Regardless of this, the headline pace of the Mercedes from a good qualifying position was impressive – and certainly enough to put the cars up there with the front two teams.

While Hamilton’s pace is further off and closer to that of the midfield on soft tyres, it’s worth putting this in the context of the early impact in the race and his slower first stint.

His medium-tyre pace is a match for Verstappen, which team boss Toto Wolff may have had in mind when he said that Hamilton could have been in line for the victory.


Chart 4: Tyre Strategy

Spanish GP tyre strategy graph

Pirelli’s recommended strategies are shown at the top of the chart and were almost universally ignore by the teams, who largely started their cars on soft (red) tyres and opted for a three-stop race.

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Hamilton was the only driver to get an effective two-stop race to pay dividends (if you ignore his lap 1 stop). The only other point-scorer to take this approach was Valtteri Bottas who became vulnerable in the closing stages of the race – despite having the opportunity to pit a third time and avoid the predicament.

Vettel was the next best finisher on this approach but was just outside of the points after seeming to go backwards in pace relative to the field.

Taking this context into account makes Hamilton’s drive all the more impressive, particularly when considering his pace on the yellow mediums relative to the rest of the field (see chart 3). Hamilton was able to be competitive with Verstappen despite having a 26-lap stint on the tyre.


Chart 5: Mercedes vs front-runners, lap time compared

Spanish GP smoothed lap times of frontrunners

Still not convinced by Hamilton’s mid-race pace? This smoothed plot of each lap time demonstrates how he was lapping at a similar rate to Perez and Verstappen during his second and third stints until his overheating issues caused him to slow.

Russell suffered the same fate at the end of the race too, but still showed competitive pace compared with Perez through most of the race.


Chart 6: Race Story part 2, cumulative delta plot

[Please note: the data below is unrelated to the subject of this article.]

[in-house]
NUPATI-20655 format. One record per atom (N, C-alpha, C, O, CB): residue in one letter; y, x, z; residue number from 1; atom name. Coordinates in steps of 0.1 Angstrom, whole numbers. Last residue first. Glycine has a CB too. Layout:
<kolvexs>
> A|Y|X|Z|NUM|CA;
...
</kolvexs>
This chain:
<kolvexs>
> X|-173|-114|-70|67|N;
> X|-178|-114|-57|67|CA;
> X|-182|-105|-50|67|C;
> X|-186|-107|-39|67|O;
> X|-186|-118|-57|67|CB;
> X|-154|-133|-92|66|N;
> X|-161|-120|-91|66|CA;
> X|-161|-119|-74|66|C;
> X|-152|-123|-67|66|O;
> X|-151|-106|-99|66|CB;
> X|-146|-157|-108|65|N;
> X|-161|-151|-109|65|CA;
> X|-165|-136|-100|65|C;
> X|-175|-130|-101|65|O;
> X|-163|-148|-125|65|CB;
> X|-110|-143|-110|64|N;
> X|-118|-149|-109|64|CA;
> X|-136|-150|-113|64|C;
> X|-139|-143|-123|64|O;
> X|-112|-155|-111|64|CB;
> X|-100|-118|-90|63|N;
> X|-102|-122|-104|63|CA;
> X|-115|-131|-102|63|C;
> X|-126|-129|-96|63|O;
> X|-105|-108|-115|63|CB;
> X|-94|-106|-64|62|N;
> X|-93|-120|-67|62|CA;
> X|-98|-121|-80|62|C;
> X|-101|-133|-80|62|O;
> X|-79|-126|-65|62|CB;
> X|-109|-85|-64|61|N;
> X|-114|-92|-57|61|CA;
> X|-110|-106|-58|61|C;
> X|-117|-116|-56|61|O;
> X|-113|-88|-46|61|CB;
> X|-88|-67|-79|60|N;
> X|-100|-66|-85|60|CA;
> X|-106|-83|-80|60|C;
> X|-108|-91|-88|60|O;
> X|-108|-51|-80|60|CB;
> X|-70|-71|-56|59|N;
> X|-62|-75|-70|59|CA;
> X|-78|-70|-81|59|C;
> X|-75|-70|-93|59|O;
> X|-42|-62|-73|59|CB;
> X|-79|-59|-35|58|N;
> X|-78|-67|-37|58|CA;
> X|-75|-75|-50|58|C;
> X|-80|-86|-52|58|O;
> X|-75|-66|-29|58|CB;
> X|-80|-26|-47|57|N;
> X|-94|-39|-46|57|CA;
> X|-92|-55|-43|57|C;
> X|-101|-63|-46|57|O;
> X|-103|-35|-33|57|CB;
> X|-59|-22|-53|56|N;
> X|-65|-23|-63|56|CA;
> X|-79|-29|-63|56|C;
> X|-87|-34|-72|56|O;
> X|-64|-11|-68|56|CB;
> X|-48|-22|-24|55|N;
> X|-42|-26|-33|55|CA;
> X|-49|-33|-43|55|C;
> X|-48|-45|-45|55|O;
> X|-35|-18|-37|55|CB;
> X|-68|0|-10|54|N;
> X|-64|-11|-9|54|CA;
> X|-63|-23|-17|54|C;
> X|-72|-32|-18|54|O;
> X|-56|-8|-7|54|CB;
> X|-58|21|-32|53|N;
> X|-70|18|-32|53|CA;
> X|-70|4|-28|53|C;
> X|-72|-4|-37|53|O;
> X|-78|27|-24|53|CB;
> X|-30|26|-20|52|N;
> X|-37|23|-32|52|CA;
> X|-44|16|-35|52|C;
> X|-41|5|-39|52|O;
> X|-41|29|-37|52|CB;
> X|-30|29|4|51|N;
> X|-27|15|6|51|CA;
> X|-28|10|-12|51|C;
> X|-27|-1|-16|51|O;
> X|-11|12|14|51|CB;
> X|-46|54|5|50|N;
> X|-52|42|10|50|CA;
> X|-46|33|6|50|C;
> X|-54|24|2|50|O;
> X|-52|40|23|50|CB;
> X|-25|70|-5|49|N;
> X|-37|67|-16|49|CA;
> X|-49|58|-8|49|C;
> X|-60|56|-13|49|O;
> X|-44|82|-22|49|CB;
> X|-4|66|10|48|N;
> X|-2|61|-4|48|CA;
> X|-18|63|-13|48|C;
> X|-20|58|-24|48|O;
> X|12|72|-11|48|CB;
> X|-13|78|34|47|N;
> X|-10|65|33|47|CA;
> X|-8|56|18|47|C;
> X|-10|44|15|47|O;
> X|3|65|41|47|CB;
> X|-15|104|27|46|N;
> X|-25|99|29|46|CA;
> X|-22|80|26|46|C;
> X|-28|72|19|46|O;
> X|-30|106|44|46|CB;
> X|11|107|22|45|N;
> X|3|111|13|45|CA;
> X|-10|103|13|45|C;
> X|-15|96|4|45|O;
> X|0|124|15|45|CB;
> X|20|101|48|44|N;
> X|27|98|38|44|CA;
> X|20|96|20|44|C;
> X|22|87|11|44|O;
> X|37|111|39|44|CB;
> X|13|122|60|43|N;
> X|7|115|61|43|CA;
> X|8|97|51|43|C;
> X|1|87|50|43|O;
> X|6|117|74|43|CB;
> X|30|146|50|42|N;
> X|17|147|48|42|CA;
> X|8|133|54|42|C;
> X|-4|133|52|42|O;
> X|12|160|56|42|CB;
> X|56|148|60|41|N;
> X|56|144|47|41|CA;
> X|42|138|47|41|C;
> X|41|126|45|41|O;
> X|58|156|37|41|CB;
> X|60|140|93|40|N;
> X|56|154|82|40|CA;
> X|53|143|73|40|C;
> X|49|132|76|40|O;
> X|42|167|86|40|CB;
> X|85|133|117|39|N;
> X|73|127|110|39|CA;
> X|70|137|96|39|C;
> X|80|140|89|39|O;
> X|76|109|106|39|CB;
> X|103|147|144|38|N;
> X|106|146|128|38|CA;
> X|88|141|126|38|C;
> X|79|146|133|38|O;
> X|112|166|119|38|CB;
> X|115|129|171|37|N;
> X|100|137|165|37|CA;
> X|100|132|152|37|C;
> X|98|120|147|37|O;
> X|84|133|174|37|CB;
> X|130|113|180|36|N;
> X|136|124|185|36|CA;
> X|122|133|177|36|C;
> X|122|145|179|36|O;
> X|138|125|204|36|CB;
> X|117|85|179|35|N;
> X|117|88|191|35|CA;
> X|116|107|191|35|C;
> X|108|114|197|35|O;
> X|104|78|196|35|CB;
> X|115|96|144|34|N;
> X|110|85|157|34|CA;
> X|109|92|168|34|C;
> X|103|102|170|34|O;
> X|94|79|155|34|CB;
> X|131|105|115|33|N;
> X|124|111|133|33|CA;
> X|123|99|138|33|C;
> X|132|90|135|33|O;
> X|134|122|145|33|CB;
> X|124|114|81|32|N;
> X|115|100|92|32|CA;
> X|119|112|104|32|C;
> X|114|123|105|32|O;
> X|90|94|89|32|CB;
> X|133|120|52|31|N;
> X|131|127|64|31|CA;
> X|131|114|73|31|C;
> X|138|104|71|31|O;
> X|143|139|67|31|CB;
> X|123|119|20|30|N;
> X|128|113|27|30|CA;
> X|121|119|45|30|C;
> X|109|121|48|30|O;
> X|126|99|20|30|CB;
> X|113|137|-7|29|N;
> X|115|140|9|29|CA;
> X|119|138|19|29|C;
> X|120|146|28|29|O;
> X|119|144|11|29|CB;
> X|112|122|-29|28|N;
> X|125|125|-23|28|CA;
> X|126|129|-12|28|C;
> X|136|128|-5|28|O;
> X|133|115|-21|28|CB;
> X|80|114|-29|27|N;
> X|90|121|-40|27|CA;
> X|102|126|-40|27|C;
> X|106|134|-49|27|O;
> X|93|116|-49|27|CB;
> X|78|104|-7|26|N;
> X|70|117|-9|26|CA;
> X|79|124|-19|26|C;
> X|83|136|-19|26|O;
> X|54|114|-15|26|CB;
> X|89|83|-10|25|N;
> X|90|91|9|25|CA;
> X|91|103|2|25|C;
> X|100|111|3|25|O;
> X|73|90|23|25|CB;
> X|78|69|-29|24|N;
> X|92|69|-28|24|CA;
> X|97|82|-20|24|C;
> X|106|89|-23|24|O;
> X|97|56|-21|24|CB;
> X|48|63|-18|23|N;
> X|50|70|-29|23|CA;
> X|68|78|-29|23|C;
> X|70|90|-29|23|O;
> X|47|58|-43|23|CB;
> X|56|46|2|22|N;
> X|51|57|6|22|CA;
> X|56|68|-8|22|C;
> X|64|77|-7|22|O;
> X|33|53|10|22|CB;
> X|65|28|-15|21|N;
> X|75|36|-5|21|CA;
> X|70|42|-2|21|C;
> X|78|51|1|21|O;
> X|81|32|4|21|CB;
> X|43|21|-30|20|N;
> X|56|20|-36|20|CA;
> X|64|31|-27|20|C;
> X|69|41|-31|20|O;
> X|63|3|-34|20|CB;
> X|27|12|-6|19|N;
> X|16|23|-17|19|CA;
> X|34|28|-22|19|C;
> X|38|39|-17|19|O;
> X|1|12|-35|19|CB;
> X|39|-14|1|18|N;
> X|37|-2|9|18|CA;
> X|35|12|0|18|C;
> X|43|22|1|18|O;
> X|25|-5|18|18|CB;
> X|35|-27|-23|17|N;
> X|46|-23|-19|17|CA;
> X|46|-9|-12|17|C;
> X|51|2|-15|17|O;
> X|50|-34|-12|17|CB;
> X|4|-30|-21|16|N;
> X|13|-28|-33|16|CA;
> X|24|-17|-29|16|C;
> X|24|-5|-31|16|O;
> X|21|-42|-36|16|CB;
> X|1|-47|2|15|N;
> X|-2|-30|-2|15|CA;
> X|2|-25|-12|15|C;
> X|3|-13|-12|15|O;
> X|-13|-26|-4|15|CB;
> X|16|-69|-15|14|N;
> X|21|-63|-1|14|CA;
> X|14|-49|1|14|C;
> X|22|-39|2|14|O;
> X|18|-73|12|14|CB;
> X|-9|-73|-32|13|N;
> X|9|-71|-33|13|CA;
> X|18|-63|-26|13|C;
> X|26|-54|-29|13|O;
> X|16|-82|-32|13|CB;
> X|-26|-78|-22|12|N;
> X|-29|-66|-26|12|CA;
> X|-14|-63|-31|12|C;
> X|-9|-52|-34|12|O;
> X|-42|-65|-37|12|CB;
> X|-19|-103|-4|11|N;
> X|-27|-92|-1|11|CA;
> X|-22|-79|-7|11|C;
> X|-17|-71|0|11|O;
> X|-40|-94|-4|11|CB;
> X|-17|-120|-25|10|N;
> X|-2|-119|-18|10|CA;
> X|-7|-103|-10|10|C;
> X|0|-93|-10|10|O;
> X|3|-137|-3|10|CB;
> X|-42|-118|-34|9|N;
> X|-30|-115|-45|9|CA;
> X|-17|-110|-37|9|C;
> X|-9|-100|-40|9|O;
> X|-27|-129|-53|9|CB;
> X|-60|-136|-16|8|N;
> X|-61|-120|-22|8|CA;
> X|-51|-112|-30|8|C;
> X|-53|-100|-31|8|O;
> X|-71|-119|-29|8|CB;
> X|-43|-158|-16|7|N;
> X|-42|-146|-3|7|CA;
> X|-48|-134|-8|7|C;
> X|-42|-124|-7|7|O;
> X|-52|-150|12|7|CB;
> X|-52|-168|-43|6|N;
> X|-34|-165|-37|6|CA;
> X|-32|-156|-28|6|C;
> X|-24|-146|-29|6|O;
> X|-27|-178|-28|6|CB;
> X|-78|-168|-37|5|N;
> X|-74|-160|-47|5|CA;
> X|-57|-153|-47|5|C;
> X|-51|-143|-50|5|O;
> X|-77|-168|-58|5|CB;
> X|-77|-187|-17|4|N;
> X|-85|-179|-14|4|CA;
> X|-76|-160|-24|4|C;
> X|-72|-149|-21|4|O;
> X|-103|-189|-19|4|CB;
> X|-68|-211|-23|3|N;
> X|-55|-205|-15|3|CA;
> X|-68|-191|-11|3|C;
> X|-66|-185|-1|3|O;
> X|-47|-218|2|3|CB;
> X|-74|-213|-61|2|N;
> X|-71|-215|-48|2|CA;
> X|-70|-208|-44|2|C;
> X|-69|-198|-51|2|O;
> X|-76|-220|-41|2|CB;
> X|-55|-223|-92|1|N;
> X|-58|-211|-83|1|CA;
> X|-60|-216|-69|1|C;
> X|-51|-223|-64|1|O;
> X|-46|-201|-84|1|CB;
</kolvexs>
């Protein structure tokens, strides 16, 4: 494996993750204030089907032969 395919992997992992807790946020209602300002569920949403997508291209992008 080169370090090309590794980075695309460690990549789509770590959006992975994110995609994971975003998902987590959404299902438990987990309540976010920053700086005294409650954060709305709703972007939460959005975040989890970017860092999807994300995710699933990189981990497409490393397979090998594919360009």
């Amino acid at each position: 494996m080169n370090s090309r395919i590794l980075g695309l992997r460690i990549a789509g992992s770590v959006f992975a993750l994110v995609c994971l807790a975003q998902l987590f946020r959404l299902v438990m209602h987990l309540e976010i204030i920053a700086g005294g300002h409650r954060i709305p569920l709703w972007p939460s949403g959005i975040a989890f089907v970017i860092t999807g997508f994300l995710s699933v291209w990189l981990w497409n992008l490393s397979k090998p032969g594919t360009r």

Spanish GP cumulative race time of midfielders

Mapping the cumulative lap data further back in the field shows Alpine following a similar — if less-dramatic — path to Mercedes.

Ocon, like Russell, was able to demonstrate what the French manufacturer is capable of from a representative starting grid slot. While his race was a bit anonymous, he remained clear of the ailing Lando Norris’s McLaren but without being able to match the pace of Bottas.

Following Hamilton’s trajectory, Alonso could showcase what the Alpine was capable of from the back of the grid. He was able to climb through the field and get the undercut on Yuki Tsunoda to bring the car into the points.

The graph shows that Bottas had an opportunity to make a third stop when Hamilton pitted, with enough time to get out ahead of the Mercedes, but that this window rapidly closed as Hamilton surged closer, and then past the Alfa Romeo.


Chart 7: Alpine vs others, lap times compared

Spanish GP smoothed lap times of midfield

Looking at each lap time brings attention to how Ocon’s race was made by a very competitive first half that allowed him to match the pace of the Mclaren after the cars had lightened up due to fuel burn.

Alpine’s strategy department also made the right decisions for both drivers, ensuring they didn’t endure the same pain as Bottas who was stuck in no man’s land in the final stint.

Project F1 turns data into graphics that uncover race pace and strategy